The efforts to control the proliferation of nuclear weapons started soon after the World War II, as the destruction in Japan called for urgency on the part of international community to guarantee survival in the times to come. The first step in that regard was the Baruch Plan in 1946. This Plan was named after the first US representative in the United Nations Atomic Energy Commission (UNAEC) during the Truman Administration. The Plan was too strict and called for the verifiable dismantlement and destruction of the US nuclear arsenal.
It drew its contents from Acheson-Lilienthal Report of 1946. This Plan could not be put to practice. Another considerable contribution was made by US President Eisenhower through his "Atoms for Peace" proposal, which led to the education of thousand of scientist in nuclear science for the purpose of using it for peaceful objectives, but most of the same scientists were afterwards involved in the secret nuclear programs in their countries.
However, the Atoms for Peace proposal led to the creation of International Atomic Energy Agency (IAEA) in 1957. Ultimately the efforts that followed the creation of IAEA resulted in the endorsement of Non-Proliferation Treaty (NPT) by the UN General Assembly in 1968, through the Resolution 2373 (XXII) and its enforcement in March 1970. Since then IAEA has been involved (though with certain controversies) in keeping check on any sort of efforts that are made by different countries of the world regarding proliferation of nuclear weapons. But the actions of IAEA has not been considered unbiased and are believed to serve the intentions of the powerful countries of the world that mostly support it financially. Though at present there are about 189 countries that have signed the NPT, its credibility is yet to be verified considerably.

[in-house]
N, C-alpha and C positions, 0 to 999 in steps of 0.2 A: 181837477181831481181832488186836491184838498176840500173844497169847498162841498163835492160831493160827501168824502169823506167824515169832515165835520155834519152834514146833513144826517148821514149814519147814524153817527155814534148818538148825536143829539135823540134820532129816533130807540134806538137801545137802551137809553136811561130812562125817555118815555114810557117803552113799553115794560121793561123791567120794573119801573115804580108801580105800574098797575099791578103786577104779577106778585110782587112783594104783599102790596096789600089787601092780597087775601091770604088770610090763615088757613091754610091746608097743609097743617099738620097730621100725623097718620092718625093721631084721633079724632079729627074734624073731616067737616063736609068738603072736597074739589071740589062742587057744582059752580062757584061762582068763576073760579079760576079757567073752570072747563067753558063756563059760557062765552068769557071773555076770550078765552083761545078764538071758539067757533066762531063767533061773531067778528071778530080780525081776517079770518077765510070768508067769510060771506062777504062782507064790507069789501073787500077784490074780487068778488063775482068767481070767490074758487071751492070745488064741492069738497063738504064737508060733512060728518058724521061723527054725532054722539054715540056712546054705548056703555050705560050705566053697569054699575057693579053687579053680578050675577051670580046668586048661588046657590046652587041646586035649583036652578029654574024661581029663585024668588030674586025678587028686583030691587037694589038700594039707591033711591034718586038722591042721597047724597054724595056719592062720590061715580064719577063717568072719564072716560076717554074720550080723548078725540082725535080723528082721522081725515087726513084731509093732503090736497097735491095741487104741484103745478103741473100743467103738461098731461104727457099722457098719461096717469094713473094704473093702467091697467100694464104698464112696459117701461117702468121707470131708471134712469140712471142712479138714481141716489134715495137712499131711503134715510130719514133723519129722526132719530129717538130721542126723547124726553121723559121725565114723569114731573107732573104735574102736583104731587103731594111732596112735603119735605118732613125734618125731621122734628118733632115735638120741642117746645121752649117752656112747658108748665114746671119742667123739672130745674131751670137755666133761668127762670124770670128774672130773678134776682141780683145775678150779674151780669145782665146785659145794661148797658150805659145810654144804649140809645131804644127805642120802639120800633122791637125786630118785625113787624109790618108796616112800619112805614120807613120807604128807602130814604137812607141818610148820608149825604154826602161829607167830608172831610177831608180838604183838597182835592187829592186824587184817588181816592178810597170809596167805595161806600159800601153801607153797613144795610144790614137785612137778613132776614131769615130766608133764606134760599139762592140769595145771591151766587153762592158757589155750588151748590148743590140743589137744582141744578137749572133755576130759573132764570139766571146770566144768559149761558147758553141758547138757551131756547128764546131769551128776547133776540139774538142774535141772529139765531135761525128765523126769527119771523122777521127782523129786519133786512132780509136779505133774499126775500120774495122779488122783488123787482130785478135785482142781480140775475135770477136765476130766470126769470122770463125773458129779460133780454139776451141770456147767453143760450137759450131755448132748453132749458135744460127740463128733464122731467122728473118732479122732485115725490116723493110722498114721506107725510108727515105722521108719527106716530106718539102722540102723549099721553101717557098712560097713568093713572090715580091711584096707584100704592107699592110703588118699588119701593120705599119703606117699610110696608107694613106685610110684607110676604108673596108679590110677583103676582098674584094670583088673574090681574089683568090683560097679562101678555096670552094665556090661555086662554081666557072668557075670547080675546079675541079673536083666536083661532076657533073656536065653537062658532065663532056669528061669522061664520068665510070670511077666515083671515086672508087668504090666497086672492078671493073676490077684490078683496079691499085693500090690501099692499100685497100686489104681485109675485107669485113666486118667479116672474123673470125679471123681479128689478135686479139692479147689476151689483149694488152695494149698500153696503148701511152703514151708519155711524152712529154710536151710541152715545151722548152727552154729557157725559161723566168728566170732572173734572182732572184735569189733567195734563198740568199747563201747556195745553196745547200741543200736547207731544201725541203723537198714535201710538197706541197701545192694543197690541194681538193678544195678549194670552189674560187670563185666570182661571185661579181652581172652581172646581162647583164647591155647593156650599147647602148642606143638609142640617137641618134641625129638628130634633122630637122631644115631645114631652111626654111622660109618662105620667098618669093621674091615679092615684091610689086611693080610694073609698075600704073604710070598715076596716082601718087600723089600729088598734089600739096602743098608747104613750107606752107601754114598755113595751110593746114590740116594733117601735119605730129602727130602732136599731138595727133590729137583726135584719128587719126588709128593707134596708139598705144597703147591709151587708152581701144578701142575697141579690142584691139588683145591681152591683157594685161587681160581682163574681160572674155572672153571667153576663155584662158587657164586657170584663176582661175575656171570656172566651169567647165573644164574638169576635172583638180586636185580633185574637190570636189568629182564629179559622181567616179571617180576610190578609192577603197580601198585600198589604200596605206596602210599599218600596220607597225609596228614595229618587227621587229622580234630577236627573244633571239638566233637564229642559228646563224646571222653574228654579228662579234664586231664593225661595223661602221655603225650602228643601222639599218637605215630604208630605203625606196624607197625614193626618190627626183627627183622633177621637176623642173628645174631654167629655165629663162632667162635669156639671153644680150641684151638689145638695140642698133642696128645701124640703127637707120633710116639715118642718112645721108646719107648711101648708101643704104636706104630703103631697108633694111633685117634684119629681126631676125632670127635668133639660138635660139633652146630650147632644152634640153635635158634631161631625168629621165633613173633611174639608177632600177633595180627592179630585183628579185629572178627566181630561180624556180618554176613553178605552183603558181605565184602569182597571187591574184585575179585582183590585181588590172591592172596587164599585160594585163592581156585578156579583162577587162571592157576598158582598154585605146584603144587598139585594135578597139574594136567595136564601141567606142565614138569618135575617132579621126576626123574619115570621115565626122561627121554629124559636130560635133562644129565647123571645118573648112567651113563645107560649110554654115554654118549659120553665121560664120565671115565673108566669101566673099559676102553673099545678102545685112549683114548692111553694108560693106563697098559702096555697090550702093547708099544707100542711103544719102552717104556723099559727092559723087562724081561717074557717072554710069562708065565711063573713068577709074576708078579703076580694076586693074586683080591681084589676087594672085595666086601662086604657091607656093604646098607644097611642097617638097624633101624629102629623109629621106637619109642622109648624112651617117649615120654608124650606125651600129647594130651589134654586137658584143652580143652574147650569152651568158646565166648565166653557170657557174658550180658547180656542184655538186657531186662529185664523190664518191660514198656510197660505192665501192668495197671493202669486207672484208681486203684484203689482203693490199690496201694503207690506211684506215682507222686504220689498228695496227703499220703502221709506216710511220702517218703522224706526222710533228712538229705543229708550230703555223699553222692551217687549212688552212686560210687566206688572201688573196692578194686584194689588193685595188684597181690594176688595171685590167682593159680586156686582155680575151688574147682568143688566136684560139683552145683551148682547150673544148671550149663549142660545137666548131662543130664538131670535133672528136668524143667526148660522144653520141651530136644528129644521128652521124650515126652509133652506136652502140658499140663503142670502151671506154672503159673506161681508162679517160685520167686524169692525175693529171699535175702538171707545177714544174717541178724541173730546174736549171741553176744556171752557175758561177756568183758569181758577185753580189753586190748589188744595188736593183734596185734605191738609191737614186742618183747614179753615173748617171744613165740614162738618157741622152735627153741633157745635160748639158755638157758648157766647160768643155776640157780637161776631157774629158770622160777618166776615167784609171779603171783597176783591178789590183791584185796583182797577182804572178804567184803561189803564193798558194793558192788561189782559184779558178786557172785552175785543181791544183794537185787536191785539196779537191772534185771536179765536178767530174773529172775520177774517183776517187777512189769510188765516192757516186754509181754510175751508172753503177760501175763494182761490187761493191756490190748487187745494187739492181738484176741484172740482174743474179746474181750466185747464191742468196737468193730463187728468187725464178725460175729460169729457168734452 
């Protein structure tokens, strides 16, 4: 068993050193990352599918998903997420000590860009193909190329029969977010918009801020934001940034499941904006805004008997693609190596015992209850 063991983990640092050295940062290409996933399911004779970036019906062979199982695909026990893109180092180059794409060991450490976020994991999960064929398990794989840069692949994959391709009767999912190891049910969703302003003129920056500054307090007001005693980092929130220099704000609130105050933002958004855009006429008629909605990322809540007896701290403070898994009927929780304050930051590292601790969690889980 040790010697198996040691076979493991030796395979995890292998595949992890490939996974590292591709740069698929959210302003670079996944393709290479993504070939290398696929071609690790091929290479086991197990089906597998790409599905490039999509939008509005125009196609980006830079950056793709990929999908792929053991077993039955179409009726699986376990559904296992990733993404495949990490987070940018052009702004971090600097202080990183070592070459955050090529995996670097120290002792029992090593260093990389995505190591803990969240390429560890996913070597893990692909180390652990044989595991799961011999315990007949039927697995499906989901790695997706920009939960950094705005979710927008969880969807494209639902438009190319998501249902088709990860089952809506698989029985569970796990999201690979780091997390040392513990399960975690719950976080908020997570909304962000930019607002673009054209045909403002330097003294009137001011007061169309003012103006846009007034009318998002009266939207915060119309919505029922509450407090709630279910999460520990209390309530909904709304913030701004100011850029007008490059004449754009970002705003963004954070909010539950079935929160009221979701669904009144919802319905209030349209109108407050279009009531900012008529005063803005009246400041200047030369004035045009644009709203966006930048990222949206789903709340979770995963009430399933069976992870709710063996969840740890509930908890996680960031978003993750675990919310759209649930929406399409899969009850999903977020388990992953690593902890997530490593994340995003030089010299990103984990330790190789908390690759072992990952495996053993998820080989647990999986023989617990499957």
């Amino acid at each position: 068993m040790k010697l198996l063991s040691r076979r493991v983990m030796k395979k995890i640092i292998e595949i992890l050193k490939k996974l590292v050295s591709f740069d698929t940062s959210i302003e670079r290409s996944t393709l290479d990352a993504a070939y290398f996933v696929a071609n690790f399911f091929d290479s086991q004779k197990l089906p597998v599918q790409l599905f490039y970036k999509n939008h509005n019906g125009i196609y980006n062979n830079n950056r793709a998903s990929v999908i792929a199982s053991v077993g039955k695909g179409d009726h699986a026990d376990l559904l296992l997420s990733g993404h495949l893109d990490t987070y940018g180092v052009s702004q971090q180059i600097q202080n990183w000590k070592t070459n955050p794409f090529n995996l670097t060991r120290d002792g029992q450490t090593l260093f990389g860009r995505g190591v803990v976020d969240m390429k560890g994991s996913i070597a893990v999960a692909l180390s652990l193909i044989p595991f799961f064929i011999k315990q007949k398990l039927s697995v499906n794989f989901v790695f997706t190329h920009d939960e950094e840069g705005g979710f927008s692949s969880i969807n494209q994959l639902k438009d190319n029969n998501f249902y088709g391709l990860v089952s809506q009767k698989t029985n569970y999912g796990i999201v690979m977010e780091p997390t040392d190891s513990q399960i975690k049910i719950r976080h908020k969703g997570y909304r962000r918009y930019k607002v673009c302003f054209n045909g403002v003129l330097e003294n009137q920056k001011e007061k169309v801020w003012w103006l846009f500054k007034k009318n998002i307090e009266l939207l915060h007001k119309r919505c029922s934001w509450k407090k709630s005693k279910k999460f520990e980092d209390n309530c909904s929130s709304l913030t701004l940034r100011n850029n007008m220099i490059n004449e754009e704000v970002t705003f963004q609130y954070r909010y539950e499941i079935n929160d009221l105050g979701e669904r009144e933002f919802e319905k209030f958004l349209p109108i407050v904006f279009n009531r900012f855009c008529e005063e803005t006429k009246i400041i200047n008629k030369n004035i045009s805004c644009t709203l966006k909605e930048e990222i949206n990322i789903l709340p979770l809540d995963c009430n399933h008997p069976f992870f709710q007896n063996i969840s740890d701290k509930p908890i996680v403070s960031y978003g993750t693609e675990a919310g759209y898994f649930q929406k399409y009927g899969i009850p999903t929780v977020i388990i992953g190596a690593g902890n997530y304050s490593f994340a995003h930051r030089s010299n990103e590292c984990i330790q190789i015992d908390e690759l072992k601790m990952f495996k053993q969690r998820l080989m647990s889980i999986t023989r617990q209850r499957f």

Definitely, nuclear weapons because of their capacity of mass destruction are a serious threat to mankind. No guarantee of secure existence can be established with the inclination of the countries towards the growth and development of this evil. But the arrangement for this purpose has to be made on strong and just footings. They should never be inclined towards the objectives of few powerful states of the world; otherwise they will be doomed to failure. Furthermore, there has to be measures carried out to have proper control even on the peaceful atomic energy structures, especially after what happened in Fukushima, Japan, as the natural disasters can really turn the favors into threats.
Currently, IAEA has focused on this issue particularly and is making sure to enhance the role of IAEA in assuring that the nations of world comply with international reactor regulatory standards, while developing their nuclear plants. To ensure that, has adopted a policy to "organize operational safety reviews ... of one nuclear power unit in ten over a period of three years", while the plants could be randomly checked, out of some 440 operating nuclear reactors in the world. This, if backed and implemented appropriately can be helpful in keeping a check on the nuclear race.
Prior to all the arrangements to curb the proliferation of nuclear weapons, it is most necessary that the efforts made must be based on justice and they must treat all the nations of the world equally and must be for the betterment and survival of human beings. Their ultimate motive should be to save humanity not the political gains.